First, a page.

TV Shows are the dominant popular performing art form of the last 60 years. If you look at the most exemplary shows, one trend stands out: the viewership has gradually become radically homogeneous, and self-centered. This can be seen in the characters portrayed.
Beginning with I Love Lucy and The Dick van Dyke show, right up to Black Mirror and The Good Place, one thing is clear: old people are anathema. Where, originally, there was always a mix of age groups and generations, now there is a sea of nothing but 20-to-40-somethings. Sometimes, you’ll find a character in his old age, but invariably, this character will be treated as wicked or avoidable. Think
Recall these shows:
I Love Lucy: Lucy and Desi had Fred and Ethel, who were at least a decade or so senior, if not a generation older. Lucy and Desi took advice from them frequently, on account of their age and experience. And there were many other older couples in the show, as well.
Bonanza: Lorne Greene was the patriarch of the show, and there was an entire town full of people of all ages, toddler to elderly, who played roles in various episodes.
All In The Family: Archie and Edith were the central focus of the show, but they were surrounded by the younger generation, in the form of his son and daughter in law, and his neighbor Jefferson, while middle-aged, was still younger than Archie by about a decade or so.
The Waltons and Eight Is Enough: Huge families, ages again ranging from toddler to elderly. Plot lines in these shows often involved inter-generational conflict, much like All In The Family.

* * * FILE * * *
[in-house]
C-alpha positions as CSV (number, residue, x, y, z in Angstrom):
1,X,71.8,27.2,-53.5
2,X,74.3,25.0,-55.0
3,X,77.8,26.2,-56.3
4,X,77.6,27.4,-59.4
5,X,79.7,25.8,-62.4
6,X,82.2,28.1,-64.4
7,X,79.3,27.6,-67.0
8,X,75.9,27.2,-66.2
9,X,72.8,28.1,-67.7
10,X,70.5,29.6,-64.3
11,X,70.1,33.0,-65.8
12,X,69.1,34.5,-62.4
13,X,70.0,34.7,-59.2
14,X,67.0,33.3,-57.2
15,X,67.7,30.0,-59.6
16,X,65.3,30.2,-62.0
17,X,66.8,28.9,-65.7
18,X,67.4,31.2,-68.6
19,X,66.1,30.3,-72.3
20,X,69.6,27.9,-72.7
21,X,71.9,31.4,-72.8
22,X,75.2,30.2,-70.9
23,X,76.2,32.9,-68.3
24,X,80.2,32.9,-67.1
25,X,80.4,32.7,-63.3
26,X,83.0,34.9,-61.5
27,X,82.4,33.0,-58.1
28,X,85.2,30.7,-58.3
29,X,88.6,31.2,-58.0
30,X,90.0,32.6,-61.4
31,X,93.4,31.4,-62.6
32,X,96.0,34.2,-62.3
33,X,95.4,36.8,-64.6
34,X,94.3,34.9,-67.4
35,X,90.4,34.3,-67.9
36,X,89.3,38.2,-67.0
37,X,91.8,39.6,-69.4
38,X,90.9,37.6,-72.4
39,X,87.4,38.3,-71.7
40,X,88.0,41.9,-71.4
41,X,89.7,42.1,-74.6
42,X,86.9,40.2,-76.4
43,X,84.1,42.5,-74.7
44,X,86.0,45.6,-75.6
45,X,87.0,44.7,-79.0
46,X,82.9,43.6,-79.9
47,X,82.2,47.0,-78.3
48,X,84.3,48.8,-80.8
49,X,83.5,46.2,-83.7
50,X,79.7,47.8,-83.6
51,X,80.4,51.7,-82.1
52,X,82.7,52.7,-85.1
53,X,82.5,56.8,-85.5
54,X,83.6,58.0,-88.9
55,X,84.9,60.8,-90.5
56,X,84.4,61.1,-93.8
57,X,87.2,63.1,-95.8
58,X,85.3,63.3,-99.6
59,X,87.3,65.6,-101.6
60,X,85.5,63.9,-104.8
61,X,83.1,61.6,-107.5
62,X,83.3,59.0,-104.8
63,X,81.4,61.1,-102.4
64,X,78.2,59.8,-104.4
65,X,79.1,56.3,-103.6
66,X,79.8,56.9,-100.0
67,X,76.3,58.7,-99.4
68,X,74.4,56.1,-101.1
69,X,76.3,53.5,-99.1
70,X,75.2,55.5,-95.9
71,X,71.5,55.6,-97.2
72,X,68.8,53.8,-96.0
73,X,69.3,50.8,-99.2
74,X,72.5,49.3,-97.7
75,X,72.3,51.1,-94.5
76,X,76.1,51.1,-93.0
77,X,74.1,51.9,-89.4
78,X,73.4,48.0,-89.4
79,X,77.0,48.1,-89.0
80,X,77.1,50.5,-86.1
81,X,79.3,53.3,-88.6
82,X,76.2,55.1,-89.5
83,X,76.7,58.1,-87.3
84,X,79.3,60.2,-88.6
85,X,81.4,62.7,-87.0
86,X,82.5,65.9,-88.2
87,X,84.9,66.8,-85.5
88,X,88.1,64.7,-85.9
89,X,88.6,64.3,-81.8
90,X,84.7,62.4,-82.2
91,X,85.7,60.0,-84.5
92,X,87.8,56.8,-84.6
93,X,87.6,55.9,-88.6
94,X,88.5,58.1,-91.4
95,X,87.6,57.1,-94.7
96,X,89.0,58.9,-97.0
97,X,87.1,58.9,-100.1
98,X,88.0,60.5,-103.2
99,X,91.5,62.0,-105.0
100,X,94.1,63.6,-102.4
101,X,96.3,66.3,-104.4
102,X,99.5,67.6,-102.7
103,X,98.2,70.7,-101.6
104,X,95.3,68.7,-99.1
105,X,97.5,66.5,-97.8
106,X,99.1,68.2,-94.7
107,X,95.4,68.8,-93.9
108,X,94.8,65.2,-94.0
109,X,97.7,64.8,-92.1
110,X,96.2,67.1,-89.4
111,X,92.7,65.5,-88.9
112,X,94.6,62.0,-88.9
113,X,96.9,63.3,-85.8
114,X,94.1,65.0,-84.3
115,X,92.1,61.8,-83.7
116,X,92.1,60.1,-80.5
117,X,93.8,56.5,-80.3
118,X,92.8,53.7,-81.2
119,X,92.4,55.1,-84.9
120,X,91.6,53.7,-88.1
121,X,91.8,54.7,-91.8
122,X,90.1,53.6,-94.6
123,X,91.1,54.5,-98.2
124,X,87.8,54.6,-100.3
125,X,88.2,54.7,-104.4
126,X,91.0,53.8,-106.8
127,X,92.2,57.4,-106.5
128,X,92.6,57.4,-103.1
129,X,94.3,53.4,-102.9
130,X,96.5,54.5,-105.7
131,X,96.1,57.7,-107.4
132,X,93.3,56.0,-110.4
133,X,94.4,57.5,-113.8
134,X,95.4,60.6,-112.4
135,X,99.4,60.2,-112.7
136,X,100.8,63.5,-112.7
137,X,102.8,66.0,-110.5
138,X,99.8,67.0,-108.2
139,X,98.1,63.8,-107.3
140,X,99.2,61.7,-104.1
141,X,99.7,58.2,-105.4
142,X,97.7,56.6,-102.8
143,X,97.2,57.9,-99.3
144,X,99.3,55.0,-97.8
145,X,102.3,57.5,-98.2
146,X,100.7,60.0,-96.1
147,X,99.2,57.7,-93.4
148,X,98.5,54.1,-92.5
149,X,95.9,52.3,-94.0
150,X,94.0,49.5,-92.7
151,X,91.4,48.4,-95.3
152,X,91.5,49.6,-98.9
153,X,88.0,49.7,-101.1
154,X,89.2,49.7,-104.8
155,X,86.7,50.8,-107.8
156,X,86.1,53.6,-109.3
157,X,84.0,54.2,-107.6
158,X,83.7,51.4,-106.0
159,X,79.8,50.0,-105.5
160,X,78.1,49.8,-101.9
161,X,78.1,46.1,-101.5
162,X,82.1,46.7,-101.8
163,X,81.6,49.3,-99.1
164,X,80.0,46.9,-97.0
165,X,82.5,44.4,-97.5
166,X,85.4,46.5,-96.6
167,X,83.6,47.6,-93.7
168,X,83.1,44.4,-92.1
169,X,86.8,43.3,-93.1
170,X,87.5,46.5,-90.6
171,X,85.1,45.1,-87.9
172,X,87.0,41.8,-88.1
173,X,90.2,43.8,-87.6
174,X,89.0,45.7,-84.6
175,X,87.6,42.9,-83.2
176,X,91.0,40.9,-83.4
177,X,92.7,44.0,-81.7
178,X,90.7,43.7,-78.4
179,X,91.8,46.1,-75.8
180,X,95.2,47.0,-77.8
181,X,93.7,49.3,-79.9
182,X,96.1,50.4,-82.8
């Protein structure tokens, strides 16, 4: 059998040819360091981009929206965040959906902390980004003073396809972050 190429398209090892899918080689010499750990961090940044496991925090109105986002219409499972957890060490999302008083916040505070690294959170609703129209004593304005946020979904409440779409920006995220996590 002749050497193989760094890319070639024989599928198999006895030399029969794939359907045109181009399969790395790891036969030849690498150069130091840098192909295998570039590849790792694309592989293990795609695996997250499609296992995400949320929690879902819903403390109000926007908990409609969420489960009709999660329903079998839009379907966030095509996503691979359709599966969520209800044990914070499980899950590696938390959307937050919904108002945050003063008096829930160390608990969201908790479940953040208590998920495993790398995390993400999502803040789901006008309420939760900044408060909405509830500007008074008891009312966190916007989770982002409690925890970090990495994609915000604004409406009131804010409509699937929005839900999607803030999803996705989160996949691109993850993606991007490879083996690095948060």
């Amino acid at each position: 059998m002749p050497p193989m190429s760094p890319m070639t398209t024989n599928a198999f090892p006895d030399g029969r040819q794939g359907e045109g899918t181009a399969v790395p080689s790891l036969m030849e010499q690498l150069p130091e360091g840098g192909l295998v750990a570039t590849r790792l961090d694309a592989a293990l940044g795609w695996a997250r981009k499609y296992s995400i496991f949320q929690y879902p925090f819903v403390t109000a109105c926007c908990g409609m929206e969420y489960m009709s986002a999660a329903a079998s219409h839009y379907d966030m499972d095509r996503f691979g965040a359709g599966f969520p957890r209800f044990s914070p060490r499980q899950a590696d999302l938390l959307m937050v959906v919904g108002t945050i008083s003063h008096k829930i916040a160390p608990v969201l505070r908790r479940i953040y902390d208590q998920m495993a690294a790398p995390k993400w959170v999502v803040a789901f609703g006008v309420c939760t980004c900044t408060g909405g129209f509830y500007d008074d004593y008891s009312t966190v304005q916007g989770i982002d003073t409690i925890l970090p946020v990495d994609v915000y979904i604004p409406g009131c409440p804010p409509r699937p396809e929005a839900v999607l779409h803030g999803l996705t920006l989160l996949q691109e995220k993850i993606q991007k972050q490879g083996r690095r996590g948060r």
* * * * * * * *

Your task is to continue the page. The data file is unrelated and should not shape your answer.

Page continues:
The Bill Cosby Show (the 80s one, not the 60s one): This show was a constant patchwork quilt of different age groups. From the extremely aged, down to toddlers. I only occasionally watched it myself (because it was out of my demographic), but the mix of generations was an obvious component of this show.
Cheers: Even THIS show had ‘Coach’, in the first two seasons.
Seinfeld: The parents of Jerry and George played a huge role throughout the life of the program.
House: Being a hospital, it’s hard not to have plot lines involving elderly people. But, of course, House himself is well over 50. And his boss Cuddy is obviously reaching the 50 mark by the end of the series.
Now, look at most everything from roughly the year 2000, to now. Even shows like Game of Thrones had almost no elderly characters. There are two elderly’s that stands out the loudest: Walder Frey, and the High Sparrow (Jonathan Price). Both turned out to be the most evil of the bunch, and eventually Walder had his throat slit by one of the YOUNGEST of the cast.
Over the last year or so, I’ve watched three programs: Black Mirror (2011-2018), Tales From The Loop (2020), and The Good Place. Black Mirror never had a character in it older than 50. The Good Place (2016 - 2019), the same. Even the Ted Danson character was made to look like he was in his late 40’s (stylish dress, salt-and-pepper hair, etc). The Loop has Jonathan Pryce playing the ONE elderly grandfather in the show, but he dies in the third episode of the first season, and has a questionable past. Everyone else appears to be 50 or younger. Even the Asian woman’s parents are barely old enough to count as her parents.
What is going on here? I tossed out a speculation at the beginning of this rant, but maybe that’s too cynical. Could it be that the producers of these shows simply can’t imagine what it’s like to be anything other than working age? Is it that the market is so fragmented now, that shows are tailored specifically to mirror back exactly what certain people see in themselves already? Is it that the society has become so young that it simply has no notion of what its like to live around older people? Given the fact that the US is demographically much older than it used to be, this seems unlikely.